>> EMMA LLANSO: Great, thank you. Rachel, it's a great question, and I'm really glad that UNESCO is going to be hosting this discussion in full in February. For me, I think the main hazard in setting a kind of a global framework, or you know, a global approach to policy, is how different the underlying conditions in different jurisdictions and legal systems are. And so, the same regulation in place in a country where there is strong rule of law and clear kind of commitments to human rights and in practice, achievement of most of those human rights through, you know, respect of those rights through the operation of the court system and the legal system. That kind of regulation can look very different, operating in a different environment where whatever it might say on its face, there's not that kind of fundamental protection for people's rights baked into the overall system. 

So, even just in the question of researcher access to data, CDT is working on research right now about even just comparing the U.S. and the EU on the question of does exposing data to third‑party researchers change the way that law enforcement might get access to that data under legal standards? Very different answer across the Atlantic because of how both jurisdictions kind of approach the question of reasonable expectation of privacy and what privacy rights you have in your communications data. So, I think that kind of comparative overall legal environment question is really key to understanding the impact that any kind of framework idea could have in practice. 

>> YASMIN CURZI: Thanks, Emma. Rolf? 

>> ROLF WEBER: Okay. Thank you very much. I would like to very quickly reply to two or three questions.  First of all, as far as UNESCO conference and the earlier question of this is concerned, I think we have to overcome siloed solutions, and we should include in somehow media silo, include technical community, include policies in general. Also include businesses and try somehow to bring the different streams together in order to be successful.

And since I'm in the process of speaking, I would also like to quickly answer the questions of Natalia. Ruggie principles are not as soft as some people think, because Ruggie principles have been taken up in the OECD Guidelines on Multinational Enterprises already in 2011, and these guidelines are under revision now and are strengthened, so they are becoming relatively hard. In many countries, and in particular the European Union, the Ruggie principles are implemented in regulations or in national laws. So, we are in the process of making them hard, but obviously, this is a best hemisphere approach and maybe also an approach in New Zealand and Australia and Japan, but I am relatively confident that we are on the way of making them harder. 

>> YASMIN CURZI: Thank you so much, Rolf.  Oli? 

>> OLI BIRD: Yeah, thank you, Yasmin. And thank you, Rachel, for the question.  We've been corresponding in the chat, but we'd love to follow up on this. I think it's a really important and timely conversation to have, and your conference sounds like a great way to take that forward.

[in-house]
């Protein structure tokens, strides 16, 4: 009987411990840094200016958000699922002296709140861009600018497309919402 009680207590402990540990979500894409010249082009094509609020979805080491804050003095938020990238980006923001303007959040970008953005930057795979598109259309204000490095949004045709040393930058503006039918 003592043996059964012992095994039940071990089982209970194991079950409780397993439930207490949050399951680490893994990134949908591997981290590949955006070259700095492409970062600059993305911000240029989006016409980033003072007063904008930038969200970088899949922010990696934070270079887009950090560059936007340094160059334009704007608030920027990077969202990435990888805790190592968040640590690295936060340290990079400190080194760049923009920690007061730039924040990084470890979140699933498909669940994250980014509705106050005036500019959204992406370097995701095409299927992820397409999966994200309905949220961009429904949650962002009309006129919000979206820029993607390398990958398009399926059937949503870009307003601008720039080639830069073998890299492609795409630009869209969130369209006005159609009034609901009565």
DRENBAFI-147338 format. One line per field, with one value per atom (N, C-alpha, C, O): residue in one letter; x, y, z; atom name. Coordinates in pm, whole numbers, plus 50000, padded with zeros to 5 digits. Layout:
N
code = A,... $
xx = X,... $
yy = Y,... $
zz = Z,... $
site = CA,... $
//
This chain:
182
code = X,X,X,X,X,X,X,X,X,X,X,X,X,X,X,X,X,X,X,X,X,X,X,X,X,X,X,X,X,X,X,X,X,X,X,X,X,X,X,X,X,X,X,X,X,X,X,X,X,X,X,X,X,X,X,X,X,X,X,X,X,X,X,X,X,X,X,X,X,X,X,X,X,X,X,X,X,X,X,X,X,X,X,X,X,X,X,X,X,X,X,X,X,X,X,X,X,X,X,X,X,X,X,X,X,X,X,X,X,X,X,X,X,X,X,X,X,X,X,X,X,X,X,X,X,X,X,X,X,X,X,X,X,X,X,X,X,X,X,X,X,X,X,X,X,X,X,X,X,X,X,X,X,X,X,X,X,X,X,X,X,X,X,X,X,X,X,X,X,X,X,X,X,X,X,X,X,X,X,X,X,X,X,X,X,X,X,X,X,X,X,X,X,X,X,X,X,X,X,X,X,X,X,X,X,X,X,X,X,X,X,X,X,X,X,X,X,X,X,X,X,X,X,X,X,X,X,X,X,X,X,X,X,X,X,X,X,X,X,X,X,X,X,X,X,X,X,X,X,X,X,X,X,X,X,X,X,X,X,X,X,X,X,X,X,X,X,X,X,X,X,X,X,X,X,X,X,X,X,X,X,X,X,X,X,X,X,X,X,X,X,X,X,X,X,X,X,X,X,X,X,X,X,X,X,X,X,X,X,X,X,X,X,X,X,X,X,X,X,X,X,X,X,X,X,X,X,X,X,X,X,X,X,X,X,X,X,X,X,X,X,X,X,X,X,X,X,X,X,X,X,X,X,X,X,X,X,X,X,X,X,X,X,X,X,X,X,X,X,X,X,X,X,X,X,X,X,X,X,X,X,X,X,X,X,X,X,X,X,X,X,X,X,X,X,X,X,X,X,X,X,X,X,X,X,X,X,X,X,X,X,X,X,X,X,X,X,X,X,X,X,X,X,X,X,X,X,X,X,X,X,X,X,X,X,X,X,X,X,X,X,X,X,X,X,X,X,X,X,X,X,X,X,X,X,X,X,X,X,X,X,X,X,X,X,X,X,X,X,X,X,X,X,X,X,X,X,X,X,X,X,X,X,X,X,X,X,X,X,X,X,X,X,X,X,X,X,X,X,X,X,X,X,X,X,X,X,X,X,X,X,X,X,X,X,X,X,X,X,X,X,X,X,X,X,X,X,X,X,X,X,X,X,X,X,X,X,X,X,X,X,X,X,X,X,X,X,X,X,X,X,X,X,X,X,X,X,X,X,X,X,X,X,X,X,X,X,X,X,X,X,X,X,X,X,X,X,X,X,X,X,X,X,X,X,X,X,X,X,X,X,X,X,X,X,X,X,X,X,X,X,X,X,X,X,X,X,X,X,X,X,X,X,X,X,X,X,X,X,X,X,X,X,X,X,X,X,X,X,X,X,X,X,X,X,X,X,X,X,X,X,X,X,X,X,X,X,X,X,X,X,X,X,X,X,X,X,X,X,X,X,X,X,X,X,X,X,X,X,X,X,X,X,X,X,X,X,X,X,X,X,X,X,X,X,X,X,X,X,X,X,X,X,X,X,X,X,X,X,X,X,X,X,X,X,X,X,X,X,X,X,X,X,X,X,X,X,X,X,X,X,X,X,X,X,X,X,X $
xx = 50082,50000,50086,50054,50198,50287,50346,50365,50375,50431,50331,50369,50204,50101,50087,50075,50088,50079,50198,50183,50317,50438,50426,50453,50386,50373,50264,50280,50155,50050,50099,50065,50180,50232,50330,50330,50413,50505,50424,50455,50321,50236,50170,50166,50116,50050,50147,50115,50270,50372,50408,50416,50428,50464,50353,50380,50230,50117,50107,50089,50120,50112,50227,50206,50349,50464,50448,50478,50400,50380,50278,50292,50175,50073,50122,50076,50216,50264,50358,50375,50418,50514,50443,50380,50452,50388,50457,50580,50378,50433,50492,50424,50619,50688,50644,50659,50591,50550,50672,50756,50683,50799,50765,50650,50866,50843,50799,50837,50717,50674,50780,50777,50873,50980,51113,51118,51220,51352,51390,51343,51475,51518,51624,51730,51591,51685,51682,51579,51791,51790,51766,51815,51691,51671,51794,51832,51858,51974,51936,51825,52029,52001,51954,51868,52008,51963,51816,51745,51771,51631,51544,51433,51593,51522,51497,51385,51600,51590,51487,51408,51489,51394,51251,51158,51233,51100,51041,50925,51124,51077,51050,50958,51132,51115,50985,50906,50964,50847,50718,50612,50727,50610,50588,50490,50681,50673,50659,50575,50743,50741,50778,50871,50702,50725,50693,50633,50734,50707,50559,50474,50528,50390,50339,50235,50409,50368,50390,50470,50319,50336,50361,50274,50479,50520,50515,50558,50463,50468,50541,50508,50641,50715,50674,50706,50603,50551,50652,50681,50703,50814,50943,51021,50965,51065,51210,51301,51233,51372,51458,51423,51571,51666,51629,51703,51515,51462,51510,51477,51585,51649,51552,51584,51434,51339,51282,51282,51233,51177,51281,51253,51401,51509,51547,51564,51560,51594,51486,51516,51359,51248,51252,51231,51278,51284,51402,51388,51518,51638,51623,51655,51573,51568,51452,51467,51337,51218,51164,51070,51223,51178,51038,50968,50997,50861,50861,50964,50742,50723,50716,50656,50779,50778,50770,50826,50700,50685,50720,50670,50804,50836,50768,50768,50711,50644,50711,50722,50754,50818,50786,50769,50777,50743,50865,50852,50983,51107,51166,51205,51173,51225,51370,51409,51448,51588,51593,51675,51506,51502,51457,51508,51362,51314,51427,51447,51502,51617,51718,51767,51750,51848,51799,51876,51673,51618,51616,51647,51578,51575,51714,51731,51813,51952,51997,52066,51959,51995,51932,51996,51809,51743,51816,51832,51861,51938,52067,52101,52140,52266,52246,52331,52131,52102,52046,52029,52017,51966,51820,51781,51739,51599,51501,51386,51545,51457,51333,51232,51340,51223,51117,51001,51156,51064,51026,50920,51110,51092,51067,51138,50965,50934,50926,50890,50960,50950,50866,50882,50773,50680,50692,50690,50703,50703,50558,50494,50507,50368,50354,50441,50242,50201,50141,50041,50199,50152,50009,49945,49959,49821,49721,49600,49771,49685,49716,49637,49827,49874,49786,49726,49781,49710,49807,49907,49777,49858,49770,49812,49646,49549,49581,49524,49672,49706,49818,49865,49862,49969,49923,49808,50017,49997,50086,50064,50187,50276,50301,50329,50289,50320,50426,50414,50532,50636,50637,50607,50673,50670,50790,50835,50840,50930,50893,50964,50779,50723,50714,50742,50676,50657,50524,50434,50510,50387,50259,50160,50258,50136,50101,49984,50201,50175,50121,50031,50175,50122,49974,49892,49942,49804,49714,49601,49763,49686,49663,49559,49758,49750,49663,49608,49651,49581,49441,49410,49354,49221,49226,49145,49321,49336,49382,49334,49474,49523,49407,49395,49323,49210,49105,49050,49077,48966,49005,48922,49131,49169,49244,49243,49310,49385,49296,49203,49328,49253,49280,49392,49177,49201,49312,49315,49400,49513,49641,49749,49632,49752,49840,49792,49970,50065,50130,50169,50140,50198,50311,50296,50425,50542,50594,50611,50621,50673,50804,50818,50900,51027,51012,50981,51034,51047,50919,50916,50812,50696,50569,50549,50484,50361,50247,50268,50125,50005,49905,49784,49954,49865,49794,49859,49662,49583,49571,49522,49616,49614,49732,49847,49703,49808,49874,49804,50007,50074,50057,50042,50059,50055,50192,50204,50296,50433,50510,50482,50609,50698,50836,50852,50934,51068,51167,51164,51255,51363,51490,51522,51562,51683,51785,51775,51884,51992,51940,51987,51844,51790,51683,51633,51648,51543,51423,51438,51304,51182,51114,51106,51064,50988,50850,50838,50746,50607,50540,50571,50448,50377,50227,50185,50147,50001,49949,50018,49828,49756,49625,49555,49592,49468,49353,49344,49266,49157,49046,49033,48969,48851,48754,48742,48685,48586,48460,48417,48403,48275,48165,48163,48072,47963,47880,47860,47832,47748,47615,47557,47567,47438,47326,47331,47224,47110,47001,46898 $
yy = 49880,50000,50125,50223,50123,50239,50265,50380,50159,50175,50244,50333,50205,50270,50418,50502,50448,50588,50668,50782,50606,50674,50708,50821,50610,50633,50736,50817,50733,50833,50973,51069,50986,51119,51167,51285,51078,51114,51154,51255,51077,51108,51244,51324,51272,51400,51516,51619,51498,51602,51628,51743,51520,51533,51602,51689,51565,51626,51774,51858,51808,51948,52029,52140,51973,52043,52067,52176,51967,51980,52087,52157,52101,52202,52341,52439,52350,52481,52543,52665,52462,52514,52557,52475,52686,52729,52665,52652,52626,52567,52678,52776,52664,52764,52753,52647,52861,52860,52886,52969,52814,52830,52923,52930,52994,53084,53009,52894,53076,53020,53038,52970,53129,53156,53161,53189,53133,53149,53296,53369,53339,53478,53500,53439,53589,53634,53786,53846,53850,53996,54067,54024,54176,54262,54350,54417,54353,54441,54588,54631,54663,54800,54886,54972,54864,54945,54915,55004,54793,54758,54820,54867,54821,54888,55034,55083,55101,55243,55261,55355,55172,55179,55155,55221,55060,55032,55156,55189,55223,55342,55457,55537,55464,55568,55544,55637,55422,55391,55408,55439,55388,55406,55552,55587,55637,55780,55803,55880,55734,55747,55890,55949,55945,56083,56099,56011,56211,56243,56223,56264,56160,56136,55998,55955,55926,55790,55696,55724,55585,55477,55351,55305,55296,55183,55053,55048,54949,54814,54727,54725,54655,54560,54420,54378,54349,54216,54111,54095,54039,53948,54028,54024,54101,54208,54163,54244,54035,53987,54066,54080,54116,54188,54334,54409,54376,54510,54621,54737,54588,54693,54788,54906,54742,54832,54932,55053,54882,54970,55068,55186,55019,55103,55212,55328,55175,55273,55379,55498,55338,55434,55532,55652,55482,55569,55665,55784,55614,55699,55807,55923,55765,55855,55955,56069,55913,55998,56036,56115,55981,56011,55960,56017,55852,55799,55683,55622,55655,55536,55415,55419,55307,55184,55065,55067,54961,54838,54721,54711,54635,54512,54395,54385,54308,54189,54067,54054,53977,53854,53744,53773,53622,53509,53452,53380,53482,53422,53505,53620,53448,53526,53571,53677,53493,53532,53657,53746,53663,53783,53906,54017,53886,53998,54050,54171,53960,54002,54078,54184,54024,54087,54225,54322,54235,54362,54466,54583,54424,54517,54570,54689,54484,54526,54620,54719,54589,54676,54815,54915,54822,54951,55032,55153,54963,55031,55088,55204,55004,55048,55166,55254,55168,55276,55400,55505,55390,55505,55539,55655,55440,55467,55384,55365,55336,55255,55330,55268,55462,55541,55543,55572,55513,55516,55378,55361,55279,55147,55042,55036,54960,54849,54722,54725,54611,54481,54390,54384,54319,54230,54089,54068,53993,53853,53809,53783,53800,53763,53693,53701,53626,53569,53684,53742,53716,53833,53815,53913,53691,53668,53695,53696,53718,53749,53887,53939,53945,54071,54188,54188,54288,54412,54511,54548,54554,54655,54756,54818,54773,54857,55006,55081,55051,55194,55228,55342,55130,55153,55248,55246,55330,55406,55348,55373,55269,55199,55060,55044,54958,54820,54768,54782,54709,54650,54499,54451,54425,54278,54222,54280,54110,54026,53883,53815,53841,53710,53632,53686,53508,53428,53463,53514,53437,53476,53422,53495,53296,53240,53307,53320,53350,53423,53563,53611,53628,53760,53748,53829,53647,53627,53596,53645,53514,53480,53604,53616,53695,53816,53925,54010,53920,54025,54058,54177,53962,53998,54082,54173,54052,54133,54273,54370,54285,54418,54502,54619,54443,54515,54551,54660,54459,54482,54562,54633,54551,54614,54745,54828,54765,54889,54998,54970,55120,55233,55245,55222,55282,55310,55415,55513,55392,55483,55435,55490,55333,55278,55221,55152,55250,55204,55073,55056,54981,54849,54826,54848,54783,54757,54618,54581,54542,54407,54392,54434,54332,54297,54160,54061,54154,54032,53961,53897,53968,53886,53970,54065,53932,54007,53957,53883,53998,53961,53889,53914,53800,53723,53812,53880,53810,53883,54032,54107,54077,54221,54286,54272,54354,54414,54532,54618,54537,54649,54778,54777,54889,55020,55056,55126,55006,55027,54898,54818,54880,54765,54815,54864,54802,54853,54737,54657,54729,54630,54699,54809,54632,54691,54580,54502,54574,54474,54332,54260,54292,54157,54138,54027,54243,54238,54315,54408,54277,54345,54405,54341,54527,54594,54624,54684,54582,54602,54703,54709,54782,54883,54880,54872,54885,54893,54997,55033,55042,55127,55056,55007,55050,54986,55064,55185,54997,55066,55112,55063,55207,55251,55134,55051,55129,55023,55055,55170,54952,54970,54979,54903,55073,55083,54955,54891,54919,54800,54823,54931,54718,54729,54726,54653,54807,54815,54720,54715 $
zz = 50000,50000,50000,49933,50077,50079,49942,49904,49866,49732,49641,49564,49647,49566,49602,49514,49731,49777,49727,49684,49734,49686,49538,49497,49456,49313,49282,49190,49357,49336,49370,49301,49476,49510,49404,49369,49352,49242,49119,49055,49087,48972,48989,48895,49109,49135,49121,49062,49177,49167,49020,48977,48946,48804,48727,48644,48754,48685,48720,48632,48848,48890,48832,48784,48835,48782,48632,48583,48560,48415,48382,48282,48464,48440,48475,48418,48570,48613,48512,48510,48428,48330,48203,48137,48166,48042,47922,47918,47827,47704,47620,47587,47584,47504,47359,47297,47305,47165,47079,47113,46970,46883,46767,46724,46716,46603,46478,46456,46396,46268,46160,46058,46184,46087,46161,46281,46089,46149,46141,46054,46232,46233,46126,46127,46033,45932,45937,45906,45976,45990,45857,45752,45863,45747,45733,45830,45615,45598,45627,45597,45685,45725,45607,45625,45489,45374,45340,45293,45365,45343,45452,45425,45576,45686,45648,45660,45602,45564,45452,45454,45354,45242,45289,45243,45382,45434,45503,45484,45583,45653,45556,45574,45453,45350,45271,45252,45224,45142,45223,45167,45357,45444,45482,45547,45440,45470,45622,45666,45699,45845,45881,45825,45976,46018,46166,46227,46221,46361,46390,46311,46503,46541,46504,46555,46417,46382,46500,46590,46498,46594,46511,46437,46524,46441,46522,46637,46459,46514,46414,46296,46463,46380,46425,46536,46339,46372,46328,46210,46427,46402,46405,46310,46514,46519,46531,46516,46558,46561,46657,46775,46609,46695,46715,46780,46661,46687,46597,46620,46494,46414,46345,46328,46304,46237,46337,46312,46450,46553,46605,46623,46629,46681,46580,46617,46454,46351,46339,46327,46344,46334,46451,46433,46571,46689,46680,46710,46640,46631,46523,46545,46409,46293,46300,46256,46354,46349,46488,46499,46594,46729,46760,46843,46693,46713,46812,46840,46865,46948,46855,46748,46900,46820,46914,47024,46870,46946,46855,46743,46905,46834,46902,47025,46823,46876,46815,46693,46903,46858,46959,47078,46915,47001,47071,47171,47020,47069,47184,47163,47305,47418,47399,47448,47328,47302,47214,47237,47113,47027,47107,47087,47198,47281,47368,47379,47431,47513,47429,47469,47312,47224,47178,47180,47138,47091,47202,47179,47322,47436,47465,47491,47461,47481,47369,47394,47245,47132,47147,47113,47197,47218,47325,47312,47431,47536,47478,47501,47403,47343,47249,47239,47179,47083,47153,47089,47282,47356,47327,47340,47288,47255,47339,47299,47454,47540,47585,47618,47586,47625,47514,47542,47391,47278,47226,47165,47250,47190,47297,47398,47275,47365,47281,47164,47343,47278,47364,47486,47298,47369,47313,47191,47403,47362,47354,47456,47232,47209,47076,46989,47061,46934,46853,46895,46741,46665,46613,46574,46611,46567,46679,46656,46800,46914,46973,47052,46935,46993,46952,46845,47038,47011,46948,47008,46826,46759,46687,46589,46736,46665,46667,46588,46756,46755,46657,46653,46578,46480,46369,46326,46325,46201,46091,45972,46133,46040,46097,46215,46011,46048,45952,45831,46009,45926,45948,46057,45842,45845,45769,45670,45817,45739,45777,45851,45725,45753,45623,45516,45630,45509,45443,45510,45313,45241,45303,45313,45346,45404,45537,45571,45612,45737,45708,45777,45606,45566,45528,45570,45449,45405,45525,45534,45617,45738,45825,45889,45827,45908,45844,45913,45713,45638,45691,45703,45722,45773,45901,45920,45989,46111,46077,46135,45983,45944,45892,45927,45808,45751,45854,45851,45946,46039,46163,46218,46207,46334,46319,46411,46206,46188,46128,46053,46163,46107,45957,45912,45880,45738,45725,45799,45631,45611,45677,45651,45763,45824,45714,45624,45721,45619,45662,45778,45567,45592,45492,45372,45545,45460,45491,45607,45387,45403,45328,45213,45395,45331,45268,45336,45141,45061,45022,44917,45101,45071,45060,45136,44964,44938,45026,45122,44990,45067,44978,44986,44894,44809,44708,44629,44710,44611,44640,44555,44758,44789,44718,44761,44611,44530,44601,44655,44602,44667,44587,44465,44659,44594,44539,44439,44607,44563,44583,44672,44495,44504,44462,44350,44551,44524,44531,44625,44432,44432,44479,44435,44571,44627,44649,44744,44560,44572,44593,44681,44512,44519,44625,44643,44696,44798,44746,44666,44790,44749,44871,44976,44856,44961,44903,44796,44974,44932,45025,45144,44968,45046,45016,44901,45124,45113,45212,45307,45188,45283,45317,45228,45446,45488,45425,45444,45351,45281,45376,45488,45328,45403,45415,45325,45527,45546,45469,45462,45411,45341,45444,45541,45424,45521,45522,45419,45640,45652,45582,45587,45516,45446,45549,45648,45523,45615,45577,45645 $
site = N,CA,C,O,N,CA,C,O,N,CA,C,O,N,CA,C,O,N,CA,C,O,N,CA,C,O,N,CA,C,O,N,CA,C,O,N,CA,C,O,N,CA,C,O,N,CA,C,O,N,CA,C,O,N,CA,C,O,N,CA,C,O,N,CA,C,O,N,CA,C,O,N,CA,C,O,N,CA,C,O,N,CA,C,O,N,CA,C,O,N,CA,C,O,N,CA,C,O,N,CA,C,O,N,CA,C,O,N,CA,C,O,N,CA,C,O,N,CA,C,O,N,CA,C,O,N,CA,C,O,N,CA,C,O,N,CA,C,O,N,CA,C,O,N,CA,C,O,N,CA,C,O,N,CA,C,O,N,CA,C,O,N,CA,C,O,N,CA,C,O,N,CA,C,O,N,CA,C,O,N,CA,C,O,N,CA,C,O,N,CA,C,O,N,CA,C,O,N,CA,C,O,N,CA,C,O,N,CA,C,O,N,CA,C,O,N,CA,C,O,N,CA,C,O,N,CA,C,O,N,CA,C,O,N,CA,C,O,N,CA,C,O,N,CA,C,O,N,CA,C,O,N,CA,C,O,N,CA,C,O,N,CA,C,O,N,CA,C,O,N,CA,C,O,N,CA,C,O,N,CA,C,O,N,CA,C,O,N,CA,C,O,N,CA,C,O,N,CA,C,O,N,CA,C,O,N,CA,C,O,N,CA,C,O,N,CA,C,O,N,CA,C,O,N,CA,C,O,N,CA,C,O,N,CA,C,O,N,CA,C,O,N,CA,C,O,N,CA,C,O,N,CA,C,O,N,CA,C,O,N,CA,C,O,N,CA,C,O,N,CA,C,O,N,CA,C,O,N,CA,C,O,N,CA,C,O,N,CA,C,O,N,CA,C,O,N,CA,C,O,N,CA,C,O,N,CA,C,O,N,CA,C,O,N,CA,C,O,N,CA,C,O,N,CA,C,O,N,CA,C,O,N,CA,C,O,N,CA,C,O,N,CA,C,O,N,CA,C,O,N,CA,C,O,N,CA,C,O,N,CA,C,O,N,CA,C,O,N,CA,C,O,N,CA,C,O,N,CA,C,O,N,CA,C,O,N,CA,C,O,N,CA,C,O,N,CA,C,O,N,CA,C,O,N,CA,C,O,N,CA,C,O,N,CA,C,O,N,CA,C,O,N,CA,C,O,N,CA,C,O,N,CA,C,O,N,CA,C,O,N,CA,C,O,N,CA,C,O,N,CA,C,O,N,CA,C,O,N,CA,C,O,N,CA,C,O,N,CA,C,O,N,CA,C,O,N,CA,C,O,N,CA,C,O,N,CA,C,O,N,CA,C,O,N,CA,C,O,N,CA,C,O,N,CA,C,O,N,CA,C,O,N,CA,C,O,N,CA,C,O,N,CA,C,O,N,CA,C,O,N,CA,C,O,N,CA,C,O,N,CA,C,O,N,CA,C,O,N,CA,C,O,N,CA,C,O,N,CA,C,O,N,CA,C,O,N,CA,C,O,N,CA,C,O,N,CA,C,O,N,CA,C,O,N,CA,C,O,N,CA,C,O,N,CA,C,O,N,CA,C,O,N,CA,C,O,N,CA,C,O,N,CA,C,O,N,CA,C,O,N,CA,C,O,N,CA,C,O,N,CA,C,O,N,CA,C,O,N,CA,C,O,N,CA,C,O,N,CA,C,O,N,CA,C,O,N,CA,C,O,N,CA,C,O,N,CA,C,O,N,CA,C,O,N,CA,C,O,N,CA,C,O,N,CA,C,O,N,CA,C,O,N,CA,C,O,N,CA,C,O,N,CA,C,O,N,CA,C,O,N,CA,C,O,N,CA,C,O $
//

I think to some of the other points made, I would just echo and agree with both Vittorio and also Emma. I think we are inevitably seeing a divergence of different national regimes. I don't necessarily think there's anything we can do about that, and I think the challenge is how to move forward, given that. And some of my ideas at the start of the session around the sort of underlying regulatory tools being common across different regimes I think might be part of the solution there. But definitely, Emma, your point is a really important and valid one, that different countries with different legal frameworks and different sort of starting points in terms of how embedded human rights are in the legal system, in the culture, I think are really important things to consider at the outset as well, and we shouldn't sort of make any naive assumptions around all being in the same place on those sorts of points.  So, yeah, thank you. 

>> LUCA BELLI: Thank you very much, Oli, for this. And I think with the final word of the regulator, we may go through towards the end of this session, as we are already three minutes out of time. I think we had a very good discussion with a lot of very interesting elements that will be shared. I hope the video recording will be accessible soon, and I also hope, although I really like Nic Suzor, I hope there will not only be his picture in the recordings because it may be more entertaining also to watch the entire video recordings of the session.

I think some other points that for next steps that we might find very useful are also engaging in the UNESCO Conference. It was mentioned by Rachel. UNESCO has been doing great work on these issues, and also, really feel free, both Rachel, Guy, and other friends from UNESCO, to use the document, the outcome document we have elaborated this year, because it is exactly for this kind of purpose that we have elaborated to have it read and used as much as possible by partners, friends, and whoever may be interested.  So, I would say that maybe our next meeting, hopefully, might be in the context of the UNESCO Conference in February.

I thank everyone, especially my dear colleague, Yasmin, for her excellent co‑moderation, and the great panelists that we have had today. It has been really fantastic discussion, and I wish you an excellent continuation of IGF 2022. Bye‑bye. 

>> YASMIN CURZI: Thank you all. Bye‑bye.